How rabies attacks the brain, seen in Israel for the first time .

Israeli scientists watch as virus hijacks neuron ‘train’ and speeds to central nervous system
An illustration of a rabies virus in the nervous system. (photo credi: Rabies image

The virus has long been known to travel along neurons, the cells that transmit the electrical and chemical signals enabling movement, feeling, and thought. Until now, though, nobody had been able to figure out how.
Using powerful live cell imaging, the scientists found that the virus hijacks the “train” that transports cell components along a neuron, and drives it full throttle into the spinal cord. From there, the virus likely takes other trains to the brain and then throughout the peripheral nervous system, they say – shutting down the body as it goes along.
A microscope image of a sensory neuron, with an inset of the rabies virus (green) binding to the p75 receptor (red). (photo credit: Courtesy)

“The rabies virus is transported through railway-like machinery in the neurons,” said Shani Gluska, a doctoral student at Tel Aviv University, who led the study along with Prof. Eran Perlson, a physiologist at the university. “With very high-end microscopy, we saw for ourselves how the virus not only hijacks the transport machinery, but also makes it go faster.”

The scientists say their findings, published in the journal PLOS Pathogens in August, could one day enable scientists to take control of the neuron train system to treat rabies, as well as other neurodegenerative diseases.

Seeing is believing
Rabies is infamous for its dramatic symptoms, like aggression, psychosis, wild movements, and “foaming at the mouth.” Without treatment in time by vaccination, rabies severely inflames the brain, ultimately leading to paralysis of the heart and lungs and, with a few recent exceptions, to death. More than 55,000 people die every year from rabies, mostly in Africa and Asia, according to the World Health Organization.

To see how the rabies virus travels through the nervous system, the Israeli scientists grew mouse sensory neurons in the lab and infected them with the virus. They tagged the virus with a fluorescent marker, then watched and recorded its movements in real time with a high-power microscope.

‘If we can learn how rabies manipulates the system, we can maybe try to manipulate it ourselves’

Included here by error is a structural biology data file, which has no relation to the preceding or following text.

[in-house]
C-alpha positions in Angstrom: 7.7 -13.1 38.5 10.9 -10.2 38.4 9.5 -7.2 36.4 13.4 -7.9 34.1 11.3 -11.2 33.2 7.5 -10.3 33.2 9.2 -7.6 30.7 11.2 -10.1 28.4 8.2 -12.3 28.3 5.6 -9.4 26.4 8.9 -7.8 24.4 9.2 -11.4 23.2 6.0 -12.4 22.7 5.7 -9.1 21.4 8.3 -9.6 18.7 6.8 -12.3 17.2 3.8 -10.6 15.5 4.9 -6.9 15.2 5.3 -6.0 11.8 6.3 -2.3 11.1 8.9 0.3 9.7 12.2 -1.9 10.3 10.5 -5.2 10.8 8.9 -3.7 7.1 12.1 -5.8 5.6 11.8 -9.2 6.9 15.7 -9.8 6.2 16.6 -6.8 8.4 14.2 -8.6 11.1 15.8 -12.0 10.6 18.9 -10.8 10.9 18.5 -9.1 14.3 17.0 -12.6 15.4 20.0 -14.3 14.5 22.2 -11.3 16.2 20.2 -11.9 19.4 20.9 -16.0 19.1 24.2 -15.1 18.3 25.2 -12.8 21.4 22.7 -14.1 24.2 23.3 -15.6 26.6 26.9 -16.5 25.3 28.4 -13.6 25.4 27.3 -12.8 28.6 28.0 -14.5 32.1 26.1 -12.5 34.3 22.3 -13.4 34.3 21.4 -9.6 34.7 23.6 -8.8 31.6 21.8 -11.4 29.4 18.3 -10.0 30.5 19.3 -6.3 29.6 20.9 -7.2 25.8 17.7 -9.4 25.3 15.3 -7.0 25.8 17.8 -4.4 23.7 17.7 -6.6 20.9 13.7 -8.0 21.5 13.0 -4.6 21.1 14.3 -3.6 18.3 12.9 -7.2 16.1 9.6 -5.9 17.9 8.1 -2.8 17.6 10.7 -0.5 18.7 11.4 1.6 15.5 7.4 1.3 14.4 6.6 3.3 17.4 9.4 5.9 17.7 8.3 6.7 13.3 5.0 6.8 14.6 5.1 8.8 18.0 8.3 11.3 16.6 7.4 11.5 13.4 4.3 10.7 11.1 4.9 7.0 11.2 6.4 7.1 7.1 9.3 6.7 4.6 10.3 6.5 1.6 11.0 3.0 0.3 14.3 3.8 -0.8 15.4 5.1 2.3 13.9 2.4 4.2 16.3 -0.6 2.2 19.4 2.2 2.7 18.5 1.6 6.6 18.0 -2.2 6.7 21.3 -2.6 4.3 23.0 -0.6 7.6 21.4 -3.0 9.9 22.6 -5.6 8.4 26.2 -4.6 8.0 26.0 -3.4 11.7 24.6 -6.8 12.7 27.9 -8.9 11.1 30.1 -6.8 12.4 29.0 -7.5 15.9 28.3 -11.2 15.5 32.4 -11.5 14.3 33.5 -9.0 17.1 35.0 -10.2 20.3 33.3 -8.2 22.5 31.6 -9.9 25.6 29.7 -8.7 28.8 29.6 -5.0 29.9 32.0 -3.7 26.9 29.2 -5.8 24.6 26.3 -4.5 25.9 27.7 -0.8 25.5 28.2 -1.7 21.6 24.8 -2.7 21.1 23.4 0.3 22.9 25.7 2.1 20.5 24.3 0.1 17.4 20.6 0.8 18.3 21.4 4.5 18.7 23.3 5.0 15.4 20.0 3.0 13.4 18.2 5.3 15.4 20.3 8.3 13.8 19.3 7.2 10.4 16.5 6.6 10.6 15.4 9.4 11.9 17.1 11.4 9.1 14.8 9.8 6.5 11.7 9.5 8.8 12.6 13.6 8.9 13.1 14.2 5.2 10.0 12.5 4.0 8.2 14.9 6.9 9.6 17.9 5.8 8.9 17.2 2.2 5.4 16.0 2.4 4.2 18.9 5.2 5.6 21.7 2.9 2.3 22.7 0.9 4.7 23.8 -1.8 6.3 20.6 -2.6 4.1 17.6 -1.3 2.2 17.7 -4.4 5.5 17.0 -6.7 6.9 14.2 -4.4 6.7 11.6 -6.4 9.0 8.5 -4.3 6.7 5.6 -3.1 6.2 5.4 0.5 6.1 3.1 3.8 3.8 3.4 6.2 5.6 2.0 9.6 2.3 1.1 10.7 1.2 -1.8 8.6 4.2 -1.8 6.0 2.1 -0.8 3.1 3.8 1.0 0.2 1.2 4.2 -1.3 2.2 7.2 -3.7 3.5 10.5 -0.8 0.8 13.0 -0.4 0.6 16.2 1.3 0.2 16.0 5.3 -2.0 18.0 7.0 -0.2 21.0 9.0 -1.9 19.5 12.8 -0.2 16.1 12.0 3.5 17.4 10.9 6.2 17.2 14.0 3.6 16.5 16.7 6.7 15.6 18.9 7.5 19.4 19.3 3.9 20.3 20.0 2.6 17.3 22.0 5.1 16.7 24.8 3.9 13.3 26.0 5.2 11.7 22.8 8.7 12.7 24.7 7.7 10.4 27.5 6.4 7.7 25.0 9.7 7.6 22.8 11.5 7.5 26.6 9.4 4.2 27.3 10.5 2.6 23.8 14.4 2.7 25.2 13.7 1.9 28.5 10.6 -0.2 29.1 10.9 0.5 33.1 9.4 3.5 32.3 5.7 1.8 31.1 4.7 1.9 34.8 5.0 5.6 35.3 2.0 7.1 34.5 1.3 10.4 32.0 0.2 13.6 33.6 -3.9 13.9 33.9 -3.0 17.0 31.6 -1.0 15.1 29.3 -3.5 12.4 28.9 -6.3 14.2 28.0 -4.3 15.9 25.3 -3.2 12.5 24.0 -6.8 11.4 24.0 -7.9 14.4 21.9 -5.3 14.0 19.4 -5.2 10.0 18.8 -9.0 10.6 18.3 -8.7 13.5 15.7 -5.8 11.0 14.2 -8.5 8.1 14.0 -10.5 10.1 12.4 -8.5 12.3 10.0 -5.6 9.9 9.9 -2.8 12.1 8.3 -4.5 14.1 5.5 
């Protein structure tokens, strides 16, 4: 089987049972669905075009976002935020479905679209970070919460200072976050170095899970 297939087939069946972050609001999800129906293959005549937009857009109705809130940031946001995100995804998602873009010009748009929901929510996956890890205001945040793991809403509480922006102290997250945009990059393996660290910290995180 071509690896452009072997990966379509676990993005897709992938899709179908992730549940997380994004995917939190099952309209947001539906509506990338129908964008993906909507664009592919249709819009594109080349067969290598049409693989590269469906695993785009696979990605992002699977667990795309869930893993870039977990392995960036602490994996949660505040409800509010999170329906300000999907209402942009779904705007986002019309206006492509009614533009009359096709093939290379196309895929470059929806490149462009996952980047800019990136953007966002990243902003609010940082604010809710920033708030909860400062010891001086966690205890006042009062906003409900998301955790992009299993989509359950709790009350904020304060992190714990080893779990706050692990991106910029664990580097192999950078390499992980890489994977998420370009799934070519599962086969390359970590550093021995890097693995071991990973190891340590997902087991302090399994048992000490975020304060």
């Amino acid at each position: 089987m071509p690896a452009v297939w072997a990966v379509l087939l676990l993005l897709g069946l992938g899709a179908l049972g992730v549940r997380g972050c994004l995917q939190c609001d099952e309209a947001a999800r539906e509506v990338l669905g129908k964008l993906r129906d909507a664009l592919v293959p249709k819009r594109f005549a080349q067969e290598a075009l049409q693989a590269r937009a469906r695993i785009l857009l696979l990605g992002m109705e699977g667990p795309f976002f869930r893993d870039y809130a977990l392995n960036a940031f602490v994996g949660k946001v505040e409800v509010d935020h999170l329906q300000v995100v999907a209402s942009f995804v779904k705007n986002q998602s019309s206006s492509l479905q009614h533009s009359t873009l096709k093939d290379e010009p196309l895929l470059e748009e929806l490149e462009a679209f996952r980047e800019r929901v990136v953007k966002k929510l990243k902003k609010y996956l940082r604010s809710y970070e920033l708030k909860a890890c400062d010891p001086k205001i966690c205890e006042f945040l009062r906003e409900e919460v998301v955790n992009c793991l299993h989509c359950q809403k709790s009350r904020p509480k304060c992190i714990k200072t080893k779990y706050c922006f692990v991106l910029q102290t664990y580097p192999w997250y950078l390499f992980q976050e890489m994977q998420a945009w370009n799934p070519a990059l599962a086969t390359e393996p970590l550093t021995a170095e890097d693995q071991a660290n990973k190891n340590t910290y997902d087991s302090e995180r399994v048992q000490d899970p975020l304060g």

The scientists saw that the virus takes a route normally reserved for nerve growth factors, proteins that are responsible for development and health of neurons. The virus enters a neuron in the peripheral nervous system by binding to a nerve growth factor receptor called p75.

Once inside, the virus boards a “train car,” a bubble-like vesicle, and departs from the cell membrane. “Engines” – nano-sized motor proteins that typically chug up and down neurons to keep them alive – then hitch themselves to the car and pull it along “tracks,” microtubules. The ride continues through the neuron’s tail-like axon, which can stretch up to a meter in length, and on to its cell body, which is located in the spinal cord.
Doctoral student Shani Gluska working in Dr. Eran Perlson’s lab at Tel Aviv University. (photo credit: Courtesy)

In the spinal cord, the scientists believe the virus catches the first available train to the brain, where it wreaks havoc before embarking on a tour of the body – though the study did not include the kinds of neurons that run directly to or from the brain. Compared to the growth factors that take the same p75 route, the virus travels much more quickly.

The scientists say the virus may speed up the train by pushing the engines harder, by dumping more “fuel,” or ATP, into the engines, or by demanding more engines or a better track. A minority of the rabies viruses in the study took other, slower routes along the neurons.

Putting the brakes on nerve disease
The results reveal what is likely a major mechanism the rabies virus uses to enter the peripheral nervous system, usually from the muscles, and to travel rapidly to the central nervous system, the scientists say.

Based on previous research, they say the virus probably travels in a similar way elsewhere in the nervous system: along motor neurons to the spinal cord, along interneurons in the spinal cord to the brain, and along motor neurons from the brain back to the peripheral nervous system.

Improved understanding of how the neuron train works could lead to new disease treatments, they say.

“If we can learn how rabies manipulates the system, we can maybe try to manipulate it ourselves,” said Perlson, who oversaw the study in his lab, which focuses on neuron signaling and transport. When it comes to rabies, interfering with the virus’ travel plans could extend the window of time for treatment, the scientists say.

The rabies vaccine is only effective until the virus reaches the central nervous system and begins causing symptoms, which usually takes one to three months. On the other hand, disruptions of the neuron train system contribute to neurodegenerative diseases, like Alzheimer’s disease, Parkinson’s disease, and amyotrophic lateral sclerosis (ALS).

The scientists say getting the train back on track could treat and possibly even cure such diseases.


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